UPDATE: DeWine confirms Intel plans for $20B investment, 3,000 jobs in Licking County

Project means 20,000 jobs total, governor’s office says


Ohio Gov. Mike DeWine on Friday confirmed that Intel will invest $20 billion to build dual production facilities in Licking County, in what his office called “the largest single private sector company investment in Ohio’s history.”

The project “will generate more than 20,000 jobs in the state, including 3,000 direct Intel jobs earning an average of $135,000 per year (plus benefits), 7,000 construction jobs over the course of the build, and tens of thousands of additional indirect and support jobs,” a statement released online from DeWine’s office said early Friday.

@Intel plans to invest an initial $20 billion to build two state-of-the-art factories in Licking County by 2025. The factories will have Intel’s most advanced process technologies and will help reconfigure the global semiconductor supply chain,” DeWine tweeted earlier, before the statement’s release.

DeWine also tweeted: “I am happy to confirm that my administration has been working closely with @Intel to bring its most advanced semiconductor manufacturing facilities in the world to Ohio. This new #IntelOhio partnership will transform our state! #BuiltForThis http://intelinohio.com


Ohio Gov. Mike DeWine is expected Friday to make what his office said is a “historic economic development announcement for the state.”

The Columbus Dispatch has reported the announcement could be the details about Santa Clara, California-based Intel’s plan to build a $20 billion semiconductor plant in Licking County, which sits east of Columbus.

The governor’s office did not release details about the announcement that is taking place in Newark.

The Dispatch has reported that Intel plans to build two plants on 3,190 acres the city of New Albany is annexing from Jersey Twp. in western Licking County. The plant will employ 3,000 workers and is expected to generate thousands of additional jobs.

The land would be for an expansion of the New Albany International Business Park where tech giants Google, Amazon and Facebook have data centers, the Dispatch reported.

GOP members of the Ohio congressional delegation last Friday asked House and Senate leaders to fully fund a law meant to address a global shortage of semiconductor chips used in phones, cars and video games.

The letter sent Friday urges top Congressional leaders to fully fund the $52 billion CHIPS for America Act, allowing for stateside investment in semiconductor factories. Not only has the chip shortage disrupted the U.S. economy, it is creating a vulnerability in the country’s defense system since eight of every 10 chips are produced in Asia, the letter said.

“These products are vital to U.S. technology deployment and are critical to U.S. national security,” the letter said. “It is crucial that the United States leads in the research, development, and production of semiconductor technology.”

Separate federal legislation also under consideration would create a new tax credit for investment in semiconductor manufacturing facilities.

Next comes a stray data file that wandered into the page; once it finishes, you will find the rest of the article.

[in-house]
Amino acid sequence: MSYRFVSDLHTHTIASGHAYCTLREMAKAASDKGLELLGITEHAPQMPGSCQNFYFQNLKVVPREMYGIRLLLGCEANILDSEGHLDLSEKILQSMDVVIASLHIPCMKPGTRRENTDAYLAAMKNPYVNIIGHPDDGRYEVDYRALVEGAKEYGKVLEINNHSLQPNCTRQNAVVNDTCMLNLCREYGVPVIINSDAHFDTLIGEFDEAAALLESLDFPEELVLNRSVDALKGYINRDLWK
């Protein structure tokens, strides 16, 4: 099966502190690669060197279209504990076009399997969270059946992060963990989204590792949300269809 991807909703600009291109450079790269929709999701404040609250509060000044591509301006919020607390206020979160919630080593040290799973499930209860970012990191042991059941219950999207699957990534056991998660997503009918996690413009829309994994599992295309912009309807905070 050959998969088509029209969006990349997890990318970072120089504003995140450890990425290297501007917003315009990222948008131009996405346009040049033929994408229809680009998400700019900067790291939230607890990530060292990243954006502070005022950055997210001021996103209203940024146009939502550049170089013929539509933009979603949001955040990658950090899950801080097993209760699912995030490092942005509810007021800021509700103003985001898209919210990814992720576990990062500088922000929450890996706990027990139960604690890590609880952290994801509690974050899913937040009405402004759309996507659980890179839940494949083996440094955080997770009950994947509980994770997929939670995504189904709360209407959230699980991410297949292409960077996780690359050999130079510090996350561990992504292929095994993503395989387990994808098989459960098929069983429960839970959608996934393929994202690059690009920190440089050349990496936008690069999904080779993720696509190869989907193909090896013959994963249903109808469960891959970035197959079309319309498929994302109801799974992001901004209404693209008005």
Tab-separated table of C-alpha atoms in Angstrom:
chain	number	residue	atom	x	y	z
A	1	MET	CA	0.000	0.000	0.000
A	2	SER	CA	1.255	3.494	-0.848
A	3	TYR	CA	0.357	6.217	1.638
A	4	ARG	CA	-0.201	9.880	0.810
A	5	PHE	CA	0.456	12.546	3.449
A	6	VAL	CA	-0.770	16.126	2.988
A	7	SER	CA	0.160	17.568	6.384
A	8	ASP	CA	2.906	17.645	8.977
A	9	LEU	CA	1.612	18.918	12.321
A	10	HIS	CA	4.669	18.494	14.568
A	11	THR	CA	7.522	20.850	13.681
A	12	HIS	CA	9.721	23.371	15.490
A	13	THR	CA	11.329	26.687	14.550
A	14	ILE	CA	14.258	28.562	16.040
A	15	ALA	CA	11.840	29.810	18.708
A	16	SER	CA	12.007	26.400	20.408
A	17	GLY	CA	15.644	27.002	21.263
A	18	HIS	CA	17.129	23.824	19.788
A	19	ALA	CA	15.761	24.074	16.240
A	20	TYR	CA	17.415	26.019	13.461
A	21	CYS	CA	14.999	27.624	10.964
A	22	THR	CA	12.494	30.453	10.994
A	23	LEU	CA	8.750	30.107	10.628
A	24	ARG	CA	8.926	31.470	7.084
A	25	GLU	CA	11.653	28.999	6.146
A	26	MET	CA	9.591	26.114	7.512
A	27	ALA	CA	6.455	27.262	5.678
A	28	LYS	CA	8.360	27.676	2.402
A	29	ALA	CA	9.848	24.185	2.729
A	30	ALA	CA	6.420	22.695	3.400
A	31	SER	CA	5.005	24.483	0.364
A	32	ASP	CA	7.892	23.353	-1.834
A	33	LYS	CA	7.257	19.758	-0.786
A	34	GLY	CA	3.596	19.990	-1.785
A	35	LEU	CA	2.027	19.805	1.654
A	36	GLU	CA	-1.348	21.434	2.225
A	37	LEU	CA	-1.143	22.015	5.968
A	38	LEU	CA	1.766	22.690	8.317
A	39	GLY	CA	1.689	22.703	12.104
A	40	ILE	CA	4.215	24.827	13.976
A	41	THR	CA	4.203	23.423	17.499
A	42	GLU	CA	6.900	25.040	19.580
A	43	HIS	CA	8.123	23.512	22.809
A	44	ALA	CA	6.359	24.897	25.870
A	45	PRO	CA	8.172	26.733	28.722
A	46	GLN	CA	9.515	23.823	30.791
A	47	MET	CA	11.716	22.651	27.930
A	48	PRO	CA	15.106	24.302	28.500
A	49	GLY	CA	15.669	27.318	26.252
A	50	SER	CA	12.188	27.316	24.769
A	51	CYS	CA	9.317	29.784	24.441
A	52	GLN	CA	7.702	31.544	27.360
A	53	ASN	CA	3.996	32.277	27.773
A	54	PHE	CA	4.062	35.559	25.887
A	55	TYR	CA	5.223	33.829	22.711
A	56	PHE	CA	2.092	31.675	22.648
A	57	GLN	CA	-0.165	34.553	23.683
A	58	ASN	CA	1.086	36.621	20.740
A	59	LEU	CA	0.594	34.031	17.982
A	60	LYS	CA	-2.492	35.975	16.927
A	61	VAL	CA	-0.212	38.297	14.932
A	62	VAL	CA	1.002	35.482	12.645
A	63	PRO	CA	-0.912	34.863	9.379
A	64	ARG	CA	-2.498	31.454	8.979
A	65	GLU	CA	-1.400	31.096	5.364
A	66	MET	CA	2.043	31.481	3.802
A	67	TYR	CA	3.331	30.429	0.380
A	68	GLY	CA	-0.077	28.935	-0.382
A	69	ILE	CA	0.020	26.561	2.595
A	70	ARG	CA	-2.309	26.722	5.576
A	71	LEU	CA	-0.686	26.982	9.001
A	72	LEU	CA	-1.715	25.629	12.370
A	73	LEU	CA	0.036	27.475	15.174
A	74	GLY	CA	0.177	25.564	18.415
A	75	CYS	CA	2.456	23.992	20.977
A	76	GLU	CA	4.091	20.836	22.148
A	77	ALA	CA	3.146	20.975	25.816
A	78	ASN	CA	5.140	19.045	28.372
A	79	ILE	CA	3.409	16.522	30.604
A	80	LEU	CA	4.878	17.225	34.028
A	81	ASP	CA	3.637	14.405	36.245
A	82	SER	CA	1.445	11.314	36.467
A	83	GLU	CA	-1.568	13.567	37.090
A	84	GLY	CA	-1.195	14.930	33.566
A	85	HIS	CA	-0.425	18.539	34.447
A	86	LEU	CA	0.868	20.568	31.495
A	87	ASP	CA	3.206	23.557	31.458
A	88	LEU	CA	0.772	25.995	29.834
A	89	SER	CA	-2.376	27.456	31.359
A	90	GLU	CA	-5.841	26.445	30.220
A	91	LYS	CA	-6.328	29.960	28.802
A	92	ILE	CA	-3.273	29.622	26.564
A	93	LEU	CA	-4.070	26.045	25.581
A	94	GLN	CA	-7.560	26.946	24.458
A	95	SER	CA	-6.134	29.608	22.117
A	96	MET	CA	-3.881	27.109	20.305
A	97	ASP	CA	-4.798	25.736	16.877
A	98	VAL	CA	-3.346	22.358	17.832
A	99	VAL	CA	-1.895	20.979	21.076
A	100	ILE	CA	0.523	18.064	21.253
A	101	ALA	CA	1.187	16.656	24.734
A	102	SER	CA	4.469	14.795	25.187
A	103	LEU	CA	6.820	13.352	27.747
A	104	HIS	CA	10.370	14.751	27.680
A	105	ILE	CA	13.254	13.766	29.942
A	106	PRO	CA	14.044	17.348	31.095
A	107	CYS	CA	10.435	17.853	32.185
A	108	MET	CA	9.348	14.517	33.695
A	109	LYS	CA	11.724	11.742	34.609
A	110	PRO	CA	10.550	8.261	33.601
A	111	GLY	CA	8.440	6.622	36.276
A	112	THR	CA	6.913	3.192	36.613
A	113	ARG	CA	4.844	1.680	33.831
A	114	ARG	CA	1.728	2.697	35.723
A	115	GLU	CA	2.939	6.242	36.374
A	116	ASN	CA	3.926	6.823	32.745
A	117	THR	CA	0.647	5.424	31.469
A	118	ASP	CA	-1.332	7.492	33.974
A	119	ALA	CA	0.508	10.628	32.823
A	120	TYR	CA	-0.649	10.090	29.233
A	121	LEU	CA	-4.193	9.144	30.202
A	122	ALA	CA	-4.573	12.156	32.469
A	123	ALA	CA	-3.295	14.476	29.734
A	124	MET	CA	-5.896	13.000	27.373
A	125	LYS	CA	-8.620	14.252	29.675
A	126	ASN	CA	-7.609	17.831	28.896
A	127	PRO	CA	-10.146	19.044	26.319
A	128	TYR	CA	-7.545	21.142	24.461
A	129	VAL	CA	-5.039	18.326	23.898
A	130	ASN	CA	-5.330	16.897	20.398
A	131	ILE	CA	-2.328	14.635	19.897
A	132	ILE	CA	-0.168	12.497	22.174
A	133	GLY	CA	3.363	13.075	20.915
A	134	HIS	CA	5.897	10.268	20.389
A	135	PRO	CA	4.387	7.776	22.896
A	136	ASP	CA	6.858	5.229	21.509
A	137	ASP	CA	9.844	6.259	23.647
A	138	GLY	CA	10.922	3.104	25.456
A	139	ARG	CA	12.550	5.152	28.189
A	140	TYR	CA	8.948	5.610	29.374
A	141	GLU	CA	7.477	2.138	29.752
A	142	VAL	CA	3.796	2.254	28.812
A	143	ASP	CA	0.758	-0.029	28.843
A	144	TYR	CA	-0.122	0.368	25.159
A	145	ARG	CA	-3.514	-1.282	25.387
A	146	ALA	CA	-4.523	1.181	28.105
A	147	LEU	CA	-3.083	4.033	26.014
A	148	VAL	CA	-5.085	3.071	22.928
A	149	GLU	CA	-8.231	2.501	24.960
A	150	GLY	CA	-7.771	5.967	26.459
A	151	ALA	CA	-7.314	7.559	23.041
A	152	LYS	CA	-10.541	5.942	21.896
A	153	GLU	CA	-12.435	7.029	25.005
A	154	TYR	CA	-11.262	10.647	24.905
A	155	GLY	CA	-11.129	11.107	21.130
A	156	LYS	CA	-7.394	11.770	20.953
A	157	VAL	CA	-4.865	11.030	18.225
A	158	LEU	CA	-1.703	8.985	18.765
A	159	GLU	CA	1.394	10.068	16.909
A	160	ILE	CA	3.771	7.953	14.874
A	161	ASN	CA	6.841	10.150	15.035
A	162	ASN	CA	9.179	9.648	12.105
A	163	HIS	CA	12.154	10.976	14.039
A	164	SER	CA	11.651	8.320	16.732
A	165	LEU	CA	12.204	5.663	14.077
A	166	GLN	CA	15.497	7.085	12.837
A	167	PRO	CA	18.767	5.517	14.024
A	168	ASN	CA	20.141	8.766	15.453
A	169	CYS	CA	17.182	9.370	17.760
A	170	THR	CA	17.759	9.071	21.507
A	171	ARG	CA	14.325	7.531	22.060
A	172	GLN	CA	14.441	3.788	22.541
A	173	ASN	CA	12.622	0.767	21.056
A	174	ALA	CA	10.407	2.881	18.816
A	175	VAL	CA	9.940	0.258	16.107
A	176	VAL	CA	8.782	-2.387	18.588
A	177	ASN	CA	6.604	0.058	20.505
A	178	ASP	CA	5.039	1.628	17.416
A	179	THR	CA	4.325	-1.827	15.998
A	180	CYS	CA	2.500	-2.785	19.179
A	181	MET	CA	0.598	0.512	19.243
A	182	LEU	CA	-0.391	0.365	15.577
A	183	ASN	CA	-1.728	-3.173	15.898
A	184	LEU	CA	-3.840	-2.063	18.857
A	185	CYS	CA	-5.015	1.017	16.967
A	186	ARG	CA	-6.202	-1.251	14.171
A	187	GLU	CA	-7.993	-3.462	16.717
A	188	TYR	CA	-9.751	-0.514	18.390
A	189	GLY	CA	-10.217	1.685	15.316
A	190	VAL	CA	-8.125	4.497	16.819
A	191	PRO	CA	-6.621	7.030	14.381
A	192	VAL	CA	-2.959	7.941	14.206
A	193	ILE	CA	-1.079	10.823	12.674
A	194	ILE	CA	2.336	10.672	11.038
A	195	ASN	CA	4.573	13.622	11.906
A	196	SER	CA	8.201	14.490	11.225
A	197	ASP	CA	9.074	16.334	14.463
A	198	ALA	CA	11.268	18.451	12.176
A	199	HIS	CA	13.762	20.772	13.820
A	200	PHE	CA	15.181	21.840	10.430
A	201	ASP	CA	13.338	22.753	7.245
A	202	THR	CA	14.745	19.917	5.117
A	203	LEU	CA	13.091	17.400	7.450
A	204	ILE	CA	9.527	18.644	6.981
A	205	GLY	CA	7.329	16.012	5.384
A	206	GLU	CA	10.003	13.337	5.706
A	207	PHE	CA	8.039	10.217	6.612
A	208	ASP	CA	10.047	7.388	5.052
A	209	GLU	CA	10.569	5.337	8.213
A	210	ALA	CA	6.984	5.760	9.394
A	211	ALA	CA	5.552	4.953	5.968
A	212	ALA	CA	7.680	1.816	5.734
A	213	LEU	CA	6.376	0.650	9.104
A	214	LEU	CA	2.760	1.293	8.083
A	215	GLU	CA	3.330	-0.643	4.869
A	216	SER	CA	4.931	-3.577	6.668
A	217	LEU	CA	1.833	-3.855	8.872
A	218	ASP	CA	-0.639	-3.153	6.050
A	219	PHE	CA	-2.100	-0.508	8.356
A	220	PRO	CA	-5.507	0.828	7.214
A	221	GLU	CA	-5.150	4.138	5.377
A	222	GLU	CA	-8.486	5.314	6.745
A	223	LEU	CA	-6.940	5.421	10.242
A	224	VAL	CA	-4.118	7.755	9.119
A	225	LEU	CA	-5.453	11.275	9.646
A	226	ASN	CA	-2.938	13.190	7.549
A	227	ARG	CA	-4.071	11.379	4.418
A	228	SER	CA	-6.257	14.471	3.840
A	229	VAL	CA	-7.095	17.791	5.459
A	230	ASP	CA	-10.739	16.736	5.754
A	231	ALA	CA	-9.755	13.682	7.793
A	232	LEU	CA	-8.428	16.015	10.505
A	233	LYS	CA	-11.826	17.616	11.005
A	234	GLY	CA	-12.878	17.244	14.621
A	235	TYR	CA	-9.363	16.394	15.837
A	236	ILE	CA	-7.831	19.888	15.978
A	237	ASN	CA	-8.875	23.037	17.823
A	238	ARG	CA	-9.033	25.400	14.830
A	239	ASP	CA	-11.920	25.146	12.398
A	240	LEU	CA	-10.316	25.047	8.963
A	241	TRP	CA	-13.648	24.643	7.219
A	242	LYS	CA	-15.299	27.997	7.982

Chip shortages fueled by shutdowns during the pandemic have interrupted the production of new vehicles and electronic devices for more than a year.

“We are allowing ourselves to be held hostage by the imbalance of foreign chip production,” said GOP U.S. Rep. Troy Balderson, whose central Ohio district encompasses the proposed chip factory site. “It’s past time to bolster this production here at home.”

Friday’s letter piggybacked on a similar request in November made to Ohio Congressional members by JobsOhio, the state’s privatized economic development office, Balderson said.

“Ohio has a unique opportunity to directly benefit from this legislative action by attracting generational investments from companies seeking to augment the domestic manufacturing of semiconductors,” that November letter said.

Both JobsOhio and Balderson’s office declined to comment on the Intel report.

Intel CEO Pat Gelsinger has urged the U.S. to focus its semiconductor subsidies on American companies. The company announced plans last year to spend $20 billion for two new factories in Arizona, but also said last month it will invest $7.1 billion to expand its manufacturing operation in Malaysia, home to roughly 10% of the company’s global workforce. A company spokesperson declined to comment Friday.

The U.S. share of the worldwide chip manufacturing market has declined from 37% in 1990 to 12% today, according to the Semiconductor Industry Association, a trade group.

Several chipmakers last year signaled an interest in expanding their American operations if the U.S. government is able to make it easier to build chip plants.

Chipmakers now are diversifying their manufacturing sites in response to the shortages. Samsung said in November it plans to build a $17 billion factory outside of Austin, Texas.

Micron Technology, based in Boise, Idaho, said it will invest $150 billion globally over the next decade in developing its line of memory chips, with a potential U.S. manufacturing expansion if tax credits can help make up for the higher costs of American manufacturing.

Industry watchers expect the demand for chips to grow even when the current shortages end because more electronics will require them.

About the Author